Under Section 14 (1) (e) of the Matrimonial Causes Act, a decree of nullity of marriage can be made if it is proved that consent of the Petitioner was obtained by force or fraud. In paragraph 7 of the Petition, the Petitioner averred that the Respondent enticed her with money at the age of 17 years after she had just completed high school. He gave her gifts and bought her a mobile phone and topped her credit without her request and deluded her into thinking that the marriage could be kept secret while she studied at the University. The Petitioner alleged in her Petition and testified in Court that the Respondent manipulated her mind and confused her with a view to getting her to agree to go through with the ceremony of marriage.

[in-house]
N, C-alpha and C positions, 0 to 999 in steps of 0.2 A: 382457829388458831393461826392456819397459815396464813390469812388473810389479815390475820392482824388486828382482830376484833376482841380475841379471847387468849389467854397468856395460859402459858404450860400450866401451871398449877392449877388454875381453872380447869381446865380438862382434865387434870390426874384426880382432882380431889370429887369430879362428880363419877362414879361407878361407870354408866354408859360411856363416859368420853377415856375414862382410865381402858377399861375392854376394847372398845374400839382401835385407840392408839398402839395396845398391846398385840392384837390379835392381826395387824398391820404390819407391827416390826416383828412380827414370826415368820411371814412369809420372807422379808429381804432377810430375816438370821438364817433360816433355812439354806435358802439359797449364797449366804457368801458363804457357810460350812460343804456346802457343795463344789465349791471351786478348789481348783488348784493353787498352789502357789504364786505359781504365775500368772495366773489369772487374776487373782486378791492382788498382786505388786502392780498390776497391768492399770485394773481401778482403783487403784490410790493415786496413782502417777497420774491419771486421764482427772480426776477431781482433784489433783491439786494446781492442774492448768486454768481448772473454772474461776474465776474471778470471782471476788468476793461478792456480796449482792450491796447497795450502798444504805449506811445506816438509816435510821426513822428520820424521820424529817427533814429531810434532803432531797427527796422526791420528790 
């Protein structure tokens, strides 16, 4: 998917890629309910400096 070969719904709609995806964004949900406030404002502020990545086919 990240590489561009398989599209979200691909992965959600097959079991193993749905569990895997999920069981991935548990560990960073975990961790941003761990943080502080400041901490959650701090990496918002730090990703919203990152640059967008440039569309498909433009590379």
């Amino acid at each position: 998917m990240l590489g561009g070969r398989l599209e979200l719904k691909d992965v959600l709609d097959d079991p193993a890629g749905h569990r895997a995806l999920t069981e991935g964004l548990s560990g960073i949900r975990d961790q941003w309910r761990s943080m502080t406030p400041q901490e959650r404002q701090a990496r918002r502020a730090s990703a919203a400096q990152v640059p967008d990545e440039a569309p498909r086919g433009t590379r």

The conduct of the Petitioner after the ceremony of marriage in the DC’s office at Kericho on 7/7/2006 shows that she had gone into the ceremony reluctantly. She threw into the bush the wedding ring given to her. She also walked away leaving the Respondent and his brother and sister who were witnesses. She headed to her home. Neither her parents nor her siblings knew of the ceremony. If they did, they would have graced the occasion by their presence. She told nobody about what had happened to her. When she next talked to the Respondent on mobile, she told him that she would never want to see him and asked him to forget the marriage. The Respondent confirmed this but told the Court in his evidence that the parents of the Petitioner knew about the marriage as did the siblings of the Petitioner. He said that the Petitioner’s parents had consented to it. But he was not able to explain why none of them attended the ceremony or why he did not go to them to raise and/or discuss the conduct of the Petitioner after the marriage.